Testosterone level in seminal vesicle fluid is a better indicator of erectile function than serum testosterone in patients with prostate cancer

Eiji Kashiwagi, Masaki Shiota, Hidekazu Naganuma, Keisuke Monji, Kenjiro Imada, Ken Lee, Takashi Matsumoto, ario takeuchi, Junichi Inokuchi, Masatoshi Eto

Research output: Contribution to journalArticlepeer-review


Objectives: Semen comprises prostatic fluid and seminal vesicle fluid, and seminal vesicle fluid contains various factors such as prostaglandin E2 (PGE2), zinc, and testosterone, which play important roles in sperm motility. It is not known whether these factors affect erectile function. In this study, we investigated factors in seminal vesicle fluid that may affect erectile function. Methods: After receiving institutional review board approval, we collected seminal vesicle fluid samples from 134 Japanese patients with localized prostate cancer who underwent robot-assisted radical prostatectomy. We examined the relationship between the results of the Sexual Health Inventory for Men (SHIM), erection hardness score, an original questionnaire on the presence or absence of sexual desire, and concentrations of several factors in seminal vesicle fluid (testosterone, PGE2, transforming growth factor β1, and 8-hydroxy-2-deoxyguanosine), as well as the serum testosterone level. Results: Median participant age was 67 (range 51–77) years. Median concentrations were as follows: seminal vesicle testosterone 1.85 (range 0.17–4.32) ng/ml and serum testosterone 4.60 (range 1.75–10.82) ng/ml. When the SHIM score was divided into two groups, seminal vesicle testosterone concentration was significantly increased (p = 0.002) in participants with a SHIM score ≥17, and no significant difference was observed in serum testosterone levels (p = 0.661). Multivariate analysis revealed that seminal vesicle testosterone was significantly correlated with the SHIM score (≥17 vs. <17; odds ratio 2.137, 95% confidence interval 1.148–3.978, p = 0.016). Conclusions: Testosterone levels in seminal vesicle fluid can reflect erectile function in patients with prostate cancer, suggesting that seminal vesicle testosterone is very important for male erectile function.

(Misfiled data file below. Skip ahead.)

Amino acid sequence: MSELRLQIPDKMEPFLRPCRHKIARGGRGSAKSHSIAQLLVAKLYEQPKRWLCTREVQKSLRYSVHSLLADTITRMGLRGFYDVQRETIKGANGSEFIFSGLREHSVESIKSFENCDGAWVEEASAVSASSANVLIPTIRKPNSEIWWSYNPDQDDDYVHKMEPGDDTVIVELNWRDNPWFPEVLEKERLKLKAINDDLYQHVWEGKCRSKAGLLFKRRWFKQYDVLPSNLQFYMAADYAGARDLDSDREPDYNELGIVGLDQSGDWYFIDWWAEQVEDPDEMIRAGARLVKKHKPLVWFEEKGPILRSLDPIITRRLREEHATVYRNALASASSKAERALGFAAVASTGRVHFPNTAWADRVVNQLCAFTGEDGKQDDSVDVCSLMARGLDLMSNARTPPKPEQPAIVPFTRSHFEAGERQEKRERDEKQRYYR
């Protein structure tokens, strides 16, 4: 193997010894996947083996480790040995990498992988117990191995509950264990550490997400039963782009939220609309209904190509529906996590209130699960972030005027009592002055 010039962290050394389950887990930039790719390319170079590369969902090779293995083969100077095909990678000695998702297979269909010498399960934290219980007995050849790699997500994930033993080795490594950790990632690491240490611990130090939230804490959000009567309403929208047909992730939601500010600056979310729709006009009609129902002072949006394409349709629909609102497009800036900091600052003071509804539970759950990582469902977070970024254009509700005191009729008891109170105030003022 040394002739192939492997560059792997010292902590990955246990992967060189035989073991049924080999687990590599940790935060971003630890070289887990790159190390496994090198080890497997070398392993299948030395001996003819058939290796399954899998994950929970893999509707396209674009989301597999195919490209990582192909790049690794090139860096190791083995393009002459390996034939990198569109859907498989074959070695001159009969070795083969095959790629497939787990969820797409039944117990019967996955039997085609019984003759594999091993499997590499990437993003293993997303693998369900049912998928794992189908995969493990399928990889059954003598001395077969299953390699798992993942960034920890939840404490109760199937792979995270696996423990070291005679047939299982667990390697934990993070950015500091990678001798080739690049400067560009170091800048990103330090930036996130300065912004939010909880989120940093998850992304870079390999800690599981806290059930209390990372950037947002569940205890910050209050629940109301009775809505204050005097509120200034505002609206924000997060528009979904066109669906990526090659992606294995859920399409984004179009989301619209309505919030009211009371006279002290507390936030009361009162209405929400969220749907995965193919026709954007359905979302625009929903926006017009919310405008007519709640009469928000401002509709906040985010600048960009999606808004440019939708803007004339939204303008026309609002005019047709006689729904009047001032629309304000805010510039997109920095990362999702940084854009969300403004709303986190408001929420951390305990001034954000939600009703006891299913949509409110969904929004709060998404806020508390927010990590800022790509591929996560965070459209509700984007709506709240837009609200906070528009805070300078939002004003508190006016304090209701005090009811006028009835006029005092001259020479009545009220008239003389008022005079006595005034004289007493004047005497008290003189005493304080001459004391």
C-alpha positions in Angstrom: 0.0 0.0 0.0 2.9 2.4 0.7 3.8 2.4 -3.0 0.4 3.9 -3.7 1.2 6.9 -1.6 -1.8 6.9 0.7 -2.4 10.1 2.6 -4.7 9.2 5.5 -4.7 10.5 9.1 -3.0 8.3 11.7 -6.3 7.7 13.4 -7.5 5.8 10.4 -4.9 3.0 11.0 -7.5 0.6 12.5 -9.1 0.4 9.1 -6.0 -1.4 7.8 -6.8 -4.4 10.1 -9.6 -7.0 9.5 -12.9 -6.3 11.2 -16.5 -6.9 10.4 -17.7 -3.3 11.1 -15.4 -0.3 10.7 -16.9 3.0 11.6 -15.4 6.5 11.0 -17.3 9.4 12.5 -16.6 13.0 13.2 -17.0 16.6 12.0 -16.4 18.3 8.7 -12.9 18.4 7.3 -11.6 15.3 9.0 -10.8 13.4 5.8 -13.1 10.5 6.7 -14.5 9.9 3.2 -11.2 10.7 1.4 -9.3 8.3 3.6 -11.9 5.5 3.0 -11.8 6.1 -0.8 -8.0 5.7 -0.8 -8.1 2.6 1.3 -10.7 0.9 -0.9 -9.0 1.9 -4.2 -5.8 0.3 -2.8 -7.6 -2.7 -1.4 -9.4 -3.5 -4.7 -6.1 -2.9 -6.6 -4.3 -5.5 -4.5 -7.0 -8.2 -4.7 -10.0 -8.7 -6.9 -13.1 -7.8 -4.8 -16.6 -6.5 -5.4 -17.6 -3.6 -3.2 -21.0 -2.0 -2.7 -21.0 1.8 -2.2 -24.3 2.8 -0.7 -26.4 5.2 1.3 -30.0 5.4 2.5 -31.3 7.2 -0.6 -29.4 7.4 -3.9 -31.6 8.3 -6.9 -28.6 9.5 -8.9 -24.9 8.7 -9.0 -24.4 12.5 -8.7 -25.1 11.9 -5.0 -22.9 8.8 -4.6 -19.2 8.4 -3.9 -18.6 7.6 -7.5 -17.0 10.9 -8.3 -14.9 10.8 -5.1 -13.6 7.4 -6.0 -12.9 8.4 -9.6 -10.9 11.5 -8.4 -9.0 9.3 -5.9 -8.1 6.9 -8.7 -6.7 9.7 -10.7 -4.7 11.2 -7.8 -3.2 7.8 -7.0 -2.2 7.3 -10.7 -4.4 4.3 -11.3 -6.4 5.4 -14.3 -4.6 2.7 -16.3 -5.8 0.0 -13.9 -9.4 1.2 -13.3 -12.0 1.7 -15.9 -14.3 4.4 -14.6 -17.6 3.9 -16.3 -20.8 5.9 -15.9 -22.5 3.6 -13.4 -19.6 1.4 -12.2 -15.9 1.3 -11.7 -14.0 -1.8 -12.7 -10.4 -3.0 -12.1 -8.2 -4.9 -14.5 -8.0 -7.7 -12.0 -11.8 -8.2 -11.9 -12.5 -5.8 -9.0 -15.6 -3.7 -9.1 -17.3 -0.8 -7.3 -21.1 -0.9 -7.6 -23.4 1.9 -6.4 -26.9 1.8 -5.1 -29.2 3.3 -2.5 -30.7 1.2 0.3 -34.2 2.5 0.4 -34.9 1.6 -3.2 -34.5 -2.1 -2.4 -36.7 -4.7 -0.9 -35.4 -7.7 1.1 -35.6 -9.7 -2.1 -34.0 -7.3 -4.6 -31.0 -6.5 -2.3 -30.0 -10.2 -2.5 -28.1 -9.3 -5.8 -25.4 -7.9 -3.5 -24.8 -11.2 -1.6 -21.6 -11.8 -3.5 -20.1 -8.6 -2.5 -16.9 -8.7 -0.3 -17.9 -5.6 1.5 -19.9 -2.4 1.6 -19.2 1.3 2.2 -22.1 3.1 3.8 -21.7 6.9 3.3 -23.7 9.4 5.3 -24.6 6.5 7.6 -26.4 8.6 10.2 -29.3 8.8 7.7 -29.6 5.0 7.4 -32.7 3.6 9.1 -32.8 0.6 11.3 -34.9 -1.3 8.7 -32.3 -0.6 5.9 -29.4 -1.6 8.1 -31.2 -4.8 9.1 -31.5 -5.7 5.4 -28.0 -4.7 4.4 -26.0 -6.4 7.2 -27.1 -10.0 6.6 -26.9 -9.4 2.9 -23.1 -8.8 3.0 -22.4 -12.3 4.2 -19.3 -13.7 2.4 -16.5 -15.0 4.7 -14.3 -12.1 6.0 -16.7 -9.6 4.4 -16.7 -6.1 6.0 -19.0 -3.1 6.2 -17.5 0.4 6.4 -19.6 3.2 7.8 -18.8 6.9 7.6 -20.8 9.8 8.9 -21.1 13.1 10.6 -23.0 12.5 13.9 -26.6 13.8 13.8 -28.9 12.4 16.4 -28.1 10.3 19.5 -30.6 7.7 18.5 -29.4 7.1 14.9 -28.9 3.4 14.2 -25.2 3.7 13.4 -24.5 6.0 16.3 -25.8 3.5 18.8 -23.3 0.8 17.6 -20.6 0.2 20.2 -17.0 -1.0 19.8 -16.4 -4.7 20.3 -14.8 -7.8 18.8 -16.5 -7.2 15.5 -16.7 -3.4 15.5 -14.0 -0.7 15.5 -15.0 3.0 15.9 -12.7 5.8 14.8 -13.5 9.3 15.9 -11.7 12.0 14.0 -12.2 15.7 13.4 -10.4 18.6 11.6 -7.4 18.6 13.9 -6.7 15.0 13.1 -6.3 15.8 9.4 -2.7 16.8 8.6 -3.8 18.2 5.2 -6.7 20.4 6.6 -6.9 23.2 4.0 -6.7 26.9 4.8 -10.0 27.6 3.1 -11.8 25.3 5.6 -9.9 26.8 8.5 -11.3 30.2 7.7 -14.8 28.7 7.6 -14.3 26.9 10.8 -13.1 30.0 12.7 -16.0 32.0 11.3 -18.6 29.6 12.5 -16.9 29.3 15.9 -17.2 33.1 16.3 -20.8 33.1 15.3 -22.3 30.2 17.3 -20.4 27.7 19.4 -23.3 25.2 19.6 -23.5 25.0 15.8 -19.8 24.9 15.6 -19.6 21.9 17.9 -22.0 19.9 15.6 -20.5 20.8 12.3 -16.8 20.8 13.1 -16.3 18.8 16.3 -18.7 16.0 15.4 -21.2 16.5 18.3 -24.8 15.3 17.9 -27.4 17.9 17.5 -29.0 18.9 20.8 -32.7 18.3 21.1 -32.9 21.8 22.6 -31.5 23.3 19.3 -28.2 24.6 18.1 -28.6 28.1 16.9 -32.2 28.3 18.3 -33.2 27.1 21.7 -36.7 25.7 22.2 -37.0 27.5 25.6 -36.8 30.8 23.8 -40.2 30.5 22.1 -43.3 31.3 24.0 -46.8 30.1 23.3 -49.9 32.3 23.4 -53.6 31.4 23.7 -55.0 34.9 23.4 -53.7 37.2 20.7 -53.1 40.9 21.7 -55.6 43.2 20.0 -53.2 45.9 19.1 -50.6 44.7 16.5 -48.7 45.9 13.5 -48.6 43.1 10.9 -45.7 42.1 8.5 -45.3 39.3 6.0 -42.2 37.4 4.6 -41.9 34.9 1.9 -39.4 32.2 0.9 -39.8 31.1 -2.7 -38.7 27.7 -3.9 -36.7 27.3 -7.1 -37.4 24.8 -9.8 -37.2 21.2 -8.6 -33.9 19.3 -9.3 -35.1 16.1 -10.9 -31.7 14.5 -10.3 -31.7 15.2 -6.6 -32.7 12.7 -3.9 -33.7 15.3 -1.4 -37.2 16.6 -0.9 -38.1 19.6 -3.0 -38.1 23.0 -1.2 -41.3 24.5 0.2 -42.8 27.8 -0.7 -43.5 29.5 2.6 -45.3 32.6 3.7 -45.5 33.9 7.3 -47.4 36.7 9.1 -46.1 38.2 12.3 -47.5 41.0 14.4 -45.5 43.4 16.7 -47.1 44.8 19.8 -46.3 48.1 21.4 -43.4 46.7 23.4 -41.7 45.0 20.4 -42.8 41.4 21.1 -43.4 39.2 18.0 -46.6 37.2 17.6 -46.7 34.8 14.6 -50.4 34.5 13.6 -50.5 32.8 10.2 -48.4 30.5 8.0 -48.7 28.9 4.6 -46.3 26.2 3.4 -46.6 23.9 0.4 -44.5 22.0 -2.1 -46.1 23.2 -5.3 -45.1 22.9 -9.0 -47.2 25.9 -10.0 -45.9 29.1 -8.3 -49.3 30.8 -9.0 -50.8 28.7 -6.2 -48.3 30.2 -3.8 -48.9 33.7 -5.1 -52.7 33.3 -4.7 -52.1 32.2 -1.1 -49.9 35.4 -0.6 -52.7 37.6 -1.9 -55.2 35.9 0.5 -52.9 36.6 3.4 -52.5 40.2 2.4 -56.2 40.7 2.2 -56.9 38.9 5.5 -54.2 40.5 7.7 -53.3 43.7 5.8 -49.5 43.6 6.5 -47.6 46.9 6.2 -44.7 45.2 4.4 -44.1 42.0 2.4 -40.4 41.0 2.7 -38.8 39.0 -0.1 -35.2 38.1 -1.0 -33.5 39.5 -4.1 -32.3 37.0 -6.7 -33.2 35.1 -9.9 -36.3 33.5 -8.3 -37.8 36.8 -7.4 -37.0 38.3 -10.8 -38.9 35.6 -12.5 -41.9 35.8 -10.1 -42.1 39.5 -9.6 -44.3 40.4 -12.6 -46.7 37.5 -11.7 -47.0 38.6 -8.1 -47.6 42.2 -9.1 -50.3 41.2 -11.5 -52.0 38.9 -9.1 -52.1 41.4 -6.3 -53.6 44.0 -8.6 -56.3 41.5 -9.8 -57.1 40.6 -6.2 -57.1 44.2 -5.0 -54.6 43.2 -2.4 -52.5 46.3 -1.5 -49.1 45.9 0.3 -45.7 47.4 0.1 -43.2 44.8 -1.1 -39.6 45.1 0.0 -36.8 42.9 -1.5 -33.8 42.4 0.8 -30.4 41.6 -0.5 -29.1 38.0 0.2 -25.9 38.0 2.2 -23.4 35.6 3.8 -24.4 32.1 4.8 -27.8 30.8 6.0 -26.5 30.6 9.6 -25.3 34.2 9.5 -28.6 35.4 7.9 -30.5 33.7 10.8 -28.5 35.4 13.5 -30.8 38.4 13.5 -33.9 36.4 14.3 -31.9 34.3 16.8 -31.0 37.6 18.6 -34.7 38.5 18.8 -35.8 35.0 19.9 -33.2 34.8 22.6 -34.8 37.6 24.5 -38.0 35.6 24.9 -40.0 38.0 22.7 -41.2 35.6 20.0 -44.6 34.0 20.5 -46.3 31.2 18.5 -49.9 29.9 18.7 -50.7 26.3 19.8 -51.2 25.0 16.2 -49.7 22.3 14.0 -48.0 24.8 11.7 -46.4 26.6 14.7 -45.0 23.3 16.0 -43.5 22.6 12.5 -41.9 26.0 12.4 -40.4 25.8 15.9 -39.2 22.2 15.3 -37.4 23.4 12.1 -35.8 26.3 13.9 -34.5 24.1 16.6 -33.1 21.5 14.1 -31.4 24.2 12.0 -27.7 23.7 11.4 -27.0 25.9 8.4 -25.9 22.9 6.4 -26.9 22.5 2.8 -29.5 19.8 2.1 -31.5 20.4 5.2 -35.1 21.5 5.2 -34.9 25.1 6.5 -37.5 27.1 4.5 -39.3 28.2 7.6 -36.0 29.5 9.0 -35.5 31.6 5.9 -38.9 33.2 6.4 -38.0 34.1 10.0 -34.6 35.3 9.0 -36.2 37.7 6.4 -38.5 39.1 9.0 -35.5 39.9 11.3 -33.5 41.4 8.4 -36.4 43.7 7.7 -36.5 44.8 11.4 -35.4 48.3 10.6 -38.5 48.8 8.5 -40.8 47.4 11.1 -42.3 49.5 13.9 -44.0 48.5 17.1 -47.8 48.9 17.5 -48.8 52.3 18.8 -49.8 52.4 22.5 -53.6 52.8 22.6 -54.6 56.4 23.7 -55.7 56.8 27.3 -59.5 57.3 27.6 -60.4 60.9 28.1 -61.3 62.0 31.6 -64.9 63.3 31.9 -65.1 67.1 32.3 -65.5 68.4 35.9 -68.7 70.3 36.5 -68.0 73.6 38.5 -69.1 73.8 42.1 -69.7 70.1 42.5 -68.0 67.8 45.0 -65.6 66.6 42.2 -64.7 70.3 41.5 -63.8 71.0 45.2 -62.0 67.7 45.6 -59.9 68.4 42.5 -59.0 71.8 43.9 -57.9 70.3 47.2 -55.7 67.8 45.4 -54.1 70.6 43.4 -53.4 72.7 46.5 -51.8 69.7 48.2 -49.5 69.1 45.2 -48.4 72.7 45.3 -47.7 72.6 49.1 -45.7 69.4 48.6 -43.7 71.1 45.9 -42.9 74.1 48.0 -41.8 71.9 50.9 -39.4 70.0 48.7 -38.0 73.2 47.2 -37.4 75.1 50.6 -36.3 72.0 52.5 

Original languageEnglish
JournalInternational Journal of Urology
Publication statusAccepted/In press - 2022

All Science Journal Classification (ASJC) codes

  • Urology


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